Following a shower; another new habit she’d picked up at McGuire, she bought her suit into the bathroom and carefully examined it for wear or breeches. In the four years she’d been wearing it, she’d suffered a containment failure eight times and each time, nearby personnel had been badly burned and expensive electronic components destroyed.

After the last failure, the Project Lead mandated that she be taught to examine the suit herself. There were no more failures after that. She worked methodically, inspecting each seam and nozzle as she did.

Once she was satisfied that she wouldn’t be accidentally steaming her classmates, she returned to her room and retrieved her tablet computer before exiting into the hall. It was just unfortunate timing that she found herself leaving her room just as Betty “Rapunzel” Sinclair was coming down the hell.

A fellow resident of the third floor girls’ wing, Betty sat upon a litter formed of her own chestnut locks, carried aloft by six thick braids that moved like the legs of a giant spider. As always, she wore a sour expression of malice searching for an outlet.

“Out of the way, Rubber Girl.” Two stray tresses snaked out to shove Steampunk none too gently aside to make way for Betty’s passage even though the former hadn’t even been in her path.

Steampunk stood statue still, watching Betty’s retreating back with detached confusion. As far as she knew, she’d never done anything to give Betty a reason to take offense. In fact, in the week since school started, she’d never talked to Betty.

But that was the treatment she’d come to expect from the other girl.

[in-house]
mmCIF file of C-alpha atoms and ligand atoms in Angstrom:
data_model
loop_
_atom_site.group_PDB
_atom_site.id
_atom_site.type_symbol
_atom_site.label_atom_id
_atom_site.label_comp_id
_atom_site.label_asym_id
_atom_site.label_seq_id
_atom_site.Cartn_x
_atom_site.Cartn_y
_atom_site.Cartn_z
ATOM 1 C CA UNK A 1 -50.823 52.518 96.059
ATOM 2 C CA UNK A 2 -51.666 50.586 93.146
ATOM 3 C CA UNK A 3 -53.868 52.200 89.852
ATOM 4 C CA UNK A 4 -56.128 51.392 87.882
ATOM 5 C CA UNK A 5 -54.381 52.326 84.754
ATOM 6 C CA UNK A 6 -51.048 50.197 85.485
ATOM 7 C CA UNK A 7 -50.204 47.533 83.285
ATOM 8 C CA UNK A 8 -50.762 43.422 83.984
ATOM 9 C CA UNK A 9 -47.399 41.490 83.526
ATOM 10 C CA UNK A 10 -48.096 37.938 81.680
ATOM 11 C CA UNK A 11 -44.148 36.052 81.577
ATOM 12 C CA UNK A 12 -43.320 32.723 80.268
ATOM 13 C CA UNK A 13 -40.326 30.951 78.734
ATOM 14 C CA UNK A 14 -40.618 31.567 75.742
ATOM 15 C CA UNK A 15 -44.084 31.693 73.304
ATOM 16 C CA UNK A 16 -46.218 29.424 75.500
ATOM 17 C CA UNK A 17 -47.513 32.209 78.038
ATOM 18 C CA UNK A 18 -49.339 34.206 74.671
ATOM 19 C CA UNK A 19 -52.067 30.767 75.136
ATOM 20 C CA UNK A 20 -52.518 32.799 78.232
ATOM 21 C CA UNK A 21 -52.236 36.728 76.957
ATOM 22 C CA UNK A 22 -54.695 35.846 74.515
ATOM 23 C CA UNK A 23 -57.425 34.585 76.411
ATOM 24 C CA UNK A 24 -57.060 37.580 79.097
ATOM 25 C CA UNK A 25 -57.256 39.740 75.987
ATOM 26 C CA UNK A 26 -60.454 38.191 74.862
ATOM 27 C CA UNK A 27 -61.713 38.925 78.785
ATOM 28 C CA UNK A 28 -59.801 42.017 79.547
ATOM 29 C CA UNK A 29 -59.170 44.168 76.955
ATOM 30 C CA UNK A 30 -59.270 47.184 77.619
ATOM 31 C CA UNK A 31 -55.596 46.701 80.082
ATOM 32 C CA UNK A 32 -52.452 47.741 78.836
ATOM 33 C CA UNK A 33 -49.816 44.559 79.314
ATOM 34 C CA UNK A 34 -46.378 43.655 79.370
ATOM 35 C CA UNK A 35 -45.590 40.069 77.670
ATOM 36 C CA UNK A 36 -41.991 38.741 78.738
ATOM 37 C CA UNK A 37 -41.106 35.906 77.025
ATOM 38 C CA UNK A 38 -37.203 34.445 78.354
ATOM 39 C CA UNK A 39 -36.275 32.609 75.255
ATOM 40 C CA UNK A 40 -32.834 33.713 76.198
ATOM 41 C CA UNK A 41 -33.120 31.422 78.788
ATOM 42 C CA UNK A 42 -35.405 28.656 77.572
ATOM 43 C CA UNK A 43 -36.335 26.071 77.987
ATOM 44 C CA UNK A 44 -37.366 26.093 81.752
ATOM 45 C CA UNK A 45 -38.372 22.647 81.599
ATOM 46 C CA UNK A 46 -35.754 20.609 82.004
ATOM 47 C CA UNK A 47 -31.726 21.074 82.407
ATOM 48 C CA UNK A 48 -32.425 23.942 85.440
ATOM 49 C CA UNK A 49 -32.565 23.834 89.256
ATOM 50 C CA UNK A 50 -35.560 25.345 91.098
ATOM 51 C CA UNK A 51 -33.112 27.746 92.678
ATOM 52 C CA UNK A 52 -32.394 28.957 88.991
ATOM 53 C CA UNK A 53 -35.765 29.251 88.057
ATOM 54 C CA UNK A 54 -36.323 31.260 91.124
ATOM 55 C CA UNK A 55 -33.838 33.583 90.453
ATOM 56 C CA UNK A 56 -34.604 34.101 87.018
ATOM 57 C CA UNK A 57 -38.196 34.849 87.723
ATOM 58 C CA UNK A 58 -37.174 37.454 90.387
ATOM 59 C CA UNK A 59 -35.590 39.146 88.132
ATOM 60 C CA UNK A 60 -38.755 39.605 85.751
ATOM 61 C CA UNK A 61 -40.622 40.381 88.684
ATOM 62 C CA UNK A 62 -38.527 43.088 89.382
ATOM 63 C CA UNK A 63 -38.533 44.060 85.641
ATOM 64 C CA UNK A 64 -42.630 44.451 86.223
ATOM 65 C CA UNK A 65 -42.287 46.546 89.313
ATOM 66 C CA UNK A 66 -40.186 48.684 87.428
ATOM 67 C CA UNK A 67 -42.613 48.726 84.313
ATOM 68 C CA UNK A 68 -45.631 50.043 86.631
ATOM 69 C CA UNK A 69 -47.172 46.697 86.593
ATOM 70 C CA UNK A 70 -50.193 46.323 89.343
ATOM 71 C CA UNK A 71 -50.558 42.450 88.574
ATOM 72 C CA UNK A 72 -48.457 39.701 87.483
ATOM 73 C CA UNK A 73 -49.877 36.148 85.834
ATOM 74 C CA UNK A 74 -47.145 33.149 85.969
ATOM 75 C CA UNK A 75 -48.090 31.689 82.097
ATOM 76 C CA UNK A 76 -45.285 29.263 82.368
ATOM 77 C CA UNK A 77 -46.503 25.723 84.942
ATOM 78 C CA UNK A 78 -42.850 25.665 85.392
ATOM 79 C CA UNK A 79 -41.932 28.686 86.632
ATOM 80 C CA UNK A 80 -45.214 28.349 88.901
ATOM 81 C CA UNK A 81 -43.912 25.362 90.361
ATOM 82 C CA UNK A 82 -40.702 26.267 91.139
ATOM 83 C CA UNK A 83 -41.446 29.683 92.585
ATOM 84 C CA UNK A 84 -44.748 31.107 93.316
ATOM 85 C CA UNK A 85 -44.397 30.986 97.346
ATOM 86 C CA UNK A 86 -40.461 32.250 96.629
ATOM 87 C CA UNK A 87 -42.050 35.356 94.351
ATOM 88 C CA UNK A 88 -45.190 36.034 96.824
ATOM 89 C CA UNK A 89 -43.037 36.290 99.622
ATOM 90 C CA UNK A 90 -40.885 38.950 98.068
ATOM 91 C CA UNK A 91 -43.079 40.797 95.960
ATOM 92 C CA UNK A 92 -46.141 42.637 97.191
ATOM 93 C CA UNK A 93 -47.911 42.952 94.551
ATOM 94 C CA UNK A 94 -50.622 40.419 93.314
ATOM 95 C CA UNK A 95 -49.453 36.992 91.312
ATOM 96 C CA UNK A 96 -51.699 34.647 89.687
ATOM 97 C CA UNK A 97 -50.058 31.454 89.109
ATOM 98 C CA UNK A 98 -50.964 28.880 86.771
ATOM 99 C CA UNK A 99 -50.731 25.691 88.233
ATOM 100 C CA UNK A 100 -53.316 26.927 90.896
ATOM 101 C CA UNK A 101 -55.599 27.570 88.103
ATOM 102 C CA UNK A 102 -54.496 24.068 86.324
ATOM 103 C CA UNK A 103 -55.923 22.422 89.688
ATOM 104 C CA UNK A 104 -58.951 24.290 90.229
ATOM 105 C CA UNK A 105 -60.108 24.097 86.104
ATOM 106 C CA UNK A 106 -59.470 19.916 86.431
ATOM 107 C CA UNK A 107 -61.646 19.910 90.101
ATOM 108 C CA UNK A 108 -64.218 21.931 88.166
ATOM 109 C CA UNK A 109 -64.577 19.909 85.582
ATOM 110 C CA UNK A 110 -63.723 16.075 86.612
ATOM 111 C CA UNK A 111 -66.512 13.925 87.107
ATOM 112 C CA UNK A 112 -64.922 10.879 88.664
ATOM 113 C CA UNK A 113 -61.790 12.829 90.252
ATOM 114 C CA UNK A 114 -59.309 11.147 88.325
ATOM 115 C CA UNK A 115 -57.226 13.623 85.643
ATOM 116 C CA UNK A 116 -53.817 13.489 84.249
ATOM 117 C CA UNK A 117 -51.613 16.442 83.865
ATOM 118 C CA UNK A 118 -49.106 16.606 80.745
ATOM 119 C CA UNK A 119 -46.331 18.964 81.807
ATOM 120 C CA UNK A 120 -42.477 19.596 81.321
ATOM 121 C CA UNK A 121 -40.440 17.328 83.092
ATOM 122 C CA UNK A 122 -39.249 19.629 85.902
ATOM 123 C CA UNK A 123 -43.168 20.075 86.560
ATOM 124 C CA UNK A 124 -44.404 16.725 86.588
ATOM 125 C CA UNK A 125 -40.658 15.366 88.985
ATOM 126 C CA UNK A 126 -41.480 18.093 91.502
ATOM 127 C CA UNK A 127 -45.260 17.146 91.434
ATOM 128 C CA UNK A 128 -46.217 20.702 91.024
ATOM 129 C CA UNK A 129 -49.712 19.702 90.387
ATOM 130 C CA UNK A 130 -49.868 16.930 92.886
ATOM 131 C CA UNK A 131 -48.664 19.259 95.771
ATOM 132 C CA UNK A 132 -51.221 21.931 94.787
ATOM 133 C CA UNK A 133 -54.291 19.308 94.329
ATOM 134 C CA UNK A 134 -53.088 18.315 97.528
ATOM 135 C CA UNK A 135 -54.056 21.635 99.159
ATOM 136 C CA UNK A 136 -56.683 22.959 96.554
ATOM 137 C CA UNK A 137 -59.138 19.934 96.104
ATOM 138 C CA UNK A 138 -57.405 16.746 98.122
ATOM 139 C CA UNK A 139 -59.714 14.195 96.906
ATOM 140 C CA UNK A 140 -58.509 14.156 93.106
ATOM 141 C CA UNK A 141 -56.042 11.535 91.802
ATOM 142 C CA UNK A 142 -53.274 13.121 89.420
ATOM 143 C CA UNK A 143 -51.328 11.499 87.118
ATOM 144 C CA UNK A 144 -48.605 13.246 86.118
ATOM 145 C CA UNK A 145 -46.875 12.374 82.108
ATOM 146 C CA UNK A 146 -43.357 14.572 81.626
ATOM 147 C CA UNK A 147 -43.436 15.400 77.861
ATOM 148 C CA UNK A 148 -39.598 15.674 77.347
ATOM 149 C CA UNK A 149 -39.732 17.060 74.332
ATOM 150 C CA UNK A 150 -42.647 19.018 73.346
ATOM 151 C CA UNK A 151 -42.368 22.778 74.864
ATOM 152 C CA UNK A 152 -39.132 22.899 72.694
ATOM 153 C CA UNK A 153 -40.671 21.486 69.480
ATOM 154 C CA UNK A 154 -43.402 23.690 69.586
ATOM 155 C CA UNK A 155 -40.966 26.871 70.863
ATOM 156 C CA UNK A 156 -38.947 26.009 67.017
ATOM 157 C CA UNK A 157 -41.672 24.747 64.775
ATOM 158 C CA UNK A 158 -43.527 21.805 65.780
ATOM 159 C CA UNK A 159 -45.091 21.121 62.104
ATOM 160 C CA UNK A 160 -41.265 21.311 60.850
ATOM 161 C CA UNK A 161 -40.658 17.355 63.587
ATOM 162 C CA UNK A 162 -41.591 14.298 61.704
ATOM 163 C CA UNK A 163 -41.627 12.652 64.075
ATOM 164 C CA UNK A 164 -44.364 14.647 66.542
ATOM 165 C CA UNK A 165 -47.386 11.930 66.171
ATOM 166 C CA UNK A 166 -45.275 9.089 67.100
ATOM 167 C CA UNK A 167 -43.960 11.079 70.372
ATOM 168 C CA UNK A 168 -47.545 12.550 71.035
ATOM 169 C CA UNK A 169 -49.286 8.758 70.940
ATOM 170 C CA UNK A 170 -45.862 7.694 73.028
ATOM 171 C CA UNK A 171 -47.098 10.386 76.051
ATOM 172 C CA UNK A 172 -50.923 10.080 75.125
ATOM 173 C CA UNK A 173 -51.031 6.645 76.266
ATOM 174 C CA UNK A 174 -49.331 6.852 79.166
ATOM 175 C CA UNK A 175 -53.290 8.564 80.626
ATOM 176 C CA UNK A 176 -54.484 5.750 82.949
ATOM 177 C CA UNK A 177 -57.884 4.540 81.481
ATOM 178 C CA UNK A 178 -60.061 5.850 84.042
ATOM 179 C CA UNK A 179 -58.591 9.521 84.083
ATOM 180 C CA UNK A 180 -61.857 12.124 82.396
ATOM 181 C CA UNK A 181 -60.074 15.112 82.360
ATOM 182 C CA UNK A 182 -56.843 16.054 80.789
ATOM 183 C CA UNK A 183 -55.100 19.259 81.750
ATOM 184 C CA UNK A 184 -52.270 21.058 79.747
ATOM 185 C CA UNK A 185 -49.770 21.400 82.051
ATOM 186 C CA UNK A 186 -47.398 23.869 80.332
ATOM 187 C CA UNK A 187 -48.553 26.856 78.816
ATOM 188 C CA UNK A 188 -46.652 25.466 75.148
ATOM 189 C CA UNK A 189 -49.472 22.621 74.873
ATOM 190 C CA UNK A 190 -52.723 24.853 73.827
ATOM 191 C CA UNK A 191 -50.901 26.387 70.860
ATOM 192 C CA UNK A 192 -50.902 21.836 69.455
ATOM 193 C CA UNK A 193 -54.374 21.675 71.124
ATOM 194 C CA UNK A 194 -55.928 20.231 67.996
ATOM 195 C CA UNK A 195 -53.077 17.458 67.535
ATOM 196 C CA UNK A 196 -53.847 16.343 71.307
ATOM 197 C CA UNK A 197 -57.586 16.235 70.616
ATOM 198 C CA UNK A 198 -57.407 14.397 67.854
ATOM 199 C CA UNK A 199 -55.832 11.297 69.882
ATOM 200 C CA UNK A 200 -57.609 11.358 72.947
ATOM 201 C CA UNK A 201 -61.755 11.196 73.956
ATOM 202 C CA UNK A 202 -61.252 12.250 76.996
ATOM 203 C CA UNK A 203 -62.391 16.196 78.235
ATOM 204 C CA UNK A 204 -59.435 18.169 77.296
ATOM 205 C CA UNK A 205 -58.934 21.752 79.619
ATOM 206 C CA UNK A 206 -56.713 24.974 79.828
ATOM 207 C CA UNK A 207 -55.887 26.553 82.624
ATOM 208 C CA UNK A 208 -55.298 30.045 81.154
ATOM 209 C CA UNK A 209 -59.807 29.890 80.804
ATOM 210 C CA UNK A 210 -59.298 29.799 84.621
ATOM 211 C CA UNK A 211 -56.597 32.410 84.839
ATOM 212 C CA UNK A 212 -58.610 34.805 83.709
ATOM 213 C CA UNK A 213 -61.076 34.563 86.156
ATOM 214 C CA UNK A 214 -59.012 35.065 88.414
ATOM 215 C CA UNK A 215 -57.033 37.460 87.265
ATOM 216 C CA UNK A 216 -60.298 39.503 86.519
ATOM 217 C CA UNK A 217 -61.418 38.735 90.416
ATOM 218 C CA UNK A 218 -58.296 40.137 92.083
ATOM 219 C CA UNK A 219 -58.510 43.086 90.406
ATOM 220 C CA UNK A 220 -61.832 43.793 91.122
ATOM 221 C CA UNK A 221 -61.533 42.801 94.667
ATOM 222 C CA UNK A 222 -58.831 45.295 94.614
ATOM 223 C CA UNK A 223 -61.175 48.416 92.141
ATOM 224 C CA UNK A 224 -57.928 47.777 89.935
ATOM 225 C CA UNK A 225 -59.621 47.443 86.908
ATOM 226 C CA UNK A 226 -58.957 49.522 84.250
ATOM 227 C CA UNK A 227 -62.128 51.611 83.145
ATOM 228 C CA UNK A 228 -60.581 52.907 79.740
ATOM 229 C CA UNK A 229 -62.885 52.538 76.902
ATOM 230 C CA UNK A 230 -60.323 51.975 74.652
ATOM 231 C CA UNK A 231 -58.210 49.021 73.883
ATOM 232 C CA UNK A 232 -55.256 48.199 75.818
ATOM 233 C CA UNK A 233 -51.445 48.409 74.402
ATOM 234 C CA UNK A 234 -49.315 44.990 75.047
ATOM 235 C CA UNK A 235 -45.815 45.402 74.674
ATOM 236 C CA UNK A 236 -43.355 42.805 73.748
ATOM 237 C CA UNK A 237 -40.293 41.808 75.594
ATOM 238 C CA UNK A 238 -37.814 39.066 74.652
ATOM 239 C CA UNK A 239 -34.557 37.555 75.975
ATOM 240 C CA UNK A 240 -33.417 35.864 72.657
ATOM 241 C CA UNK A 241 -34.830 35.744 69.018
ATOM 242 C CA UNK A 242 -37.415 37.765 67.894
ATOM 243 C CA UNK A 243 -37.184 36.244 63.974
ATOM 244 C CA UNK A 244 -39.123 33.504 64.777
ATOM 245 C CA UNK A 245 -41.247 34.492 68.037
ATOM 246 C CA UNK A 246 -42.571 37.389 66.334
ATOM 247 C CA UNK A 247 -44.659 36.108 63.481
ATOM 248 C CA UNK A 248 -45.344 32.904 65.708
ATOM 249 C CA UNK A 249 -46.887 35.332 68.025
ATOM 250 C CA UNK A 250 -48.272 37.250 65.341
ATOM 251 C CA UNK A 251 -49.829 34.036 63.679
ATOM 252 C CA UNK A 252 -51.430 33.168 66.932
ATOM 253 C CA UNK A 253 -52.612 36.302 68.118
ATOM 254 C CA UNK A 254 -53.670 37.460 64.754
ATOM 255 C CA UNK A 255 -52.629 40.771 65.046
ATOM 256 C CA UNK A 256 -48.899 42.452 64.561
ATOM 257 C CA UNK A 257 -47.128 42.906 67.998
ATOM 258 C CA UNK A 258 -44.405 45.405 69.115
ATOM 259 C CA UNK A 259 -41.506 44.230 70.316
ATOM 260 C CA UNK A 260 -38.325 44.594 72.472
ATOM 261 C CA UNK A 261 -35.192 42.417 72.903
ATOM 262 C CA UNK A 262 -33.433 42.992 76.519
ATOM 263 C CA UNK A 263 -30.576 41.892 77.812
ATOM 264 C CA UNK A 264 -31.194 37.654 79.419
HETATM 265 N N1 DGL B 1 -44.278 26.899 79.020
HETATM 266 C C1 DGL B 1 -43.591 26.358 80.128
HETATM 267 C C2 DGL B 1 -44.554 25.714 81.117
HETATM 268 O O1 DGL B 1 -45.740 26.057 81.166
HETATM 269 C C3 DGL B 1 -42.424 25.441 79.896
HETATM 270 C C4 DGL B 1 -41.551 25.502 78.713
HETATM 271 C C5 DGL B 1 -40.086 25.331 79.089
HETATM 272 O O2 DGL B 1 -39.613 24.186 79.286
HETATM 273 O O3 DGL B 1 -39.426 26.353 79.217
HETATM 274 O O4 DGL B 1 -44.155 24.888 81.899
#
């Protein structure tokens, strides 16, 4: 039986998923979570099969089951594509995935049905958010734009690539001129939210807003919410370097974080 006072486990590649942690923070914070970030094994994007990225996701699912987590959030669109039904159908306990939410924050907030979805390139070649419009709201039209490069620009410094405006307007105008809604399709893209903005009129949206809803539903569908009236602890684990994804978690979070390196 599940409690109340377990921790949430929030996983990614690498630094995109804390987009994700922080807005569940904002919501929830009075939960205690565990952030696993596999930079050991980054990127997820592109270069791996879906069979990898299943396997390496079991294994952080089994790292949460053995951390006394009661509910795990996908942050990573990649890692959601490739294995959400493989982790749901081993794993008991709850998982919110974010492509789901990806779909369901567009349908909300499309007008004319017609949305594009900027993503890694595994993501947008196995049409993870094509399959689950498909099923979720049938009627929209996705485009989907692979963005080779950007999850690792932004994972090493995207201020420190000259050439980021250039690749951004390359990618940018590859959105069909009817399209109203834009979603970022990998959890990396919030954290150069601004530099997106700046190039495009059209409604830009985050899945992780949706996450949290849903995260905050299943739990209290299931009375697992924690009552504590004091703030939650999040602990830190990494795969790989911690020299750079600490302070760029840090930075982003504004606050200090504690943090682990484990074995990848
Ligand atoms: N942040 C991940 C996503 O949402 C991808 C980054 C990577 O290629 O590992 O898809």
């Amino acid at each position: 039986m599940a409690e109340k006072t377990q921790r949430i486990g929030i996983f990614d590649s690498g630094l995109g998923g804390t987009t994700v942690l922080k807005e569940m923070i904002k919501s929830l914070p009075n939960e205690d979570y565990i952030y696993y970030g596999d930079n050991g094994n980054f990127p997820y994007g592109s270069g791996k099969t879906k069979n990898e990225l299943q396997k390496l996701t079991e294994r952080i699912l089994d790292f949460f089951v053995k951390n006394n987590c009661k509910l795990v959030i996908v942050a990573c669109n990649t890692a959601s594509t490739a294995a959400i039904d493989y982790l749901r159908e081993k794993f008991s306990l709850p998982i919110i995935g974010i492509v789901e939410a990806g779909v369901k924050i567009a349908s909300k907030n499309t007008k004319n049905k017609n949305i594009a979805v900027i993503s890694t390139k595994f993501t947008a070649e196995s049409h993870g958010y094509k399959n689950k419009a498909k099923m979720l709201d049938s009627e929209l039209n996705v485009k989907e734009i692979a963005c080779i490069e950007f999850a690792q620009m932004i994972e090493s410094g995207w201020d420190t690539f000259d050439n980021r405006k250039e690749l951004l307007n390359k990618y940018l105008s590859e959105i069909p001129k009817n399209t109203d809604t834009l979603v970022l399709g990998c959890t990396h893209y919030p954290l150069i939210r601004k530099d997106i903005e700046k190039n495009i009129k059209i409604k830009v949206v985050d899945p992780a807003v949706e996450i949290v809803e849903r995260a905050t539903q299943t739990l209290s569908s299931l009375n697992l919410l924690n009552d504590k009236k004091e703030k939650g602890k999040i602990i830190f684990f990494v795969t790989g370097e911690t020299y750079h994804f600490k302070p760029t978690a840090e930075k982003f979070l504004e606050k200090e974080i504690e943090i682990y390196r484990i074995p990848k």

Tammy Kaine, one of the group Steampunk had been spending much of her free time with, simply attributed it to Betty being a ‘stuck up witch’, but that didn’t strike Steampunk as a valid psychological interpretation.

Seeing Rapunzel disappear into the elevator at the end of the hall, Steampunk turned in the opposite direction; toward the large living area situated between the boys’ and girls’ wings on the third floor.

When she’d first arrived at the school, Laurel suggested that Steampunk should spend time with the other students to learn how to live a ‘normal’ life with the caveat that she shouldn’t do anything illegal or against school rules.

In advising her on how to interact with others, she told her not to assume that logic and science had a hand in all human interaction; to not over-analyze things. In some cases, especially with Betty, Steampunk found this difficult advice indeed to follow.

It had been part of her basic conditioning, dating back to as young as five years old when testing proved that she had an eidetic memory, for her to cross-reference new information with knowledge she’d already committed to memory from existent sources.

In the case of Betty or her equally ill tempered friend, Annette St John, Steampunk tried to apply knowledge from the Diagnostic and Statistical Manual of Mental Disorders, 9th Edition, and The Analytical Guide to Behavioral Psychology. Despite her certainty that they suffered mental illnesses, neither book could offer a definitive diagnosis without further observation or interviews and there was roughly a gasoline soaked propane tank’s chance on the surface of the sun that she’d ever be able to carry that off.

Mulling over the problem, she didn’t realize that she’d arrived in the living area until she was several steps from the open archway that separated it from the girls’ wing.

The floor plan for the student living building, like the rest of the Institute was more in line with a university than a high school and the living area was no exception. The main room had a vaulted ceiling with a simple, but bright chandelier hanging down over a large, airy room. The center of the room was arranged around a 61” television; a roomy, semicircular couch flanked by a pair of plush recliners faced it with a low coffee table between.

To one side there was a game table designed to convert between several table games including pool and air hockey, along with an eight person table embedded with an OLCD screen designed to run a number of programmable board games. To the other, the space was kept clear to allow easy access to the two sound-proofed study rooms.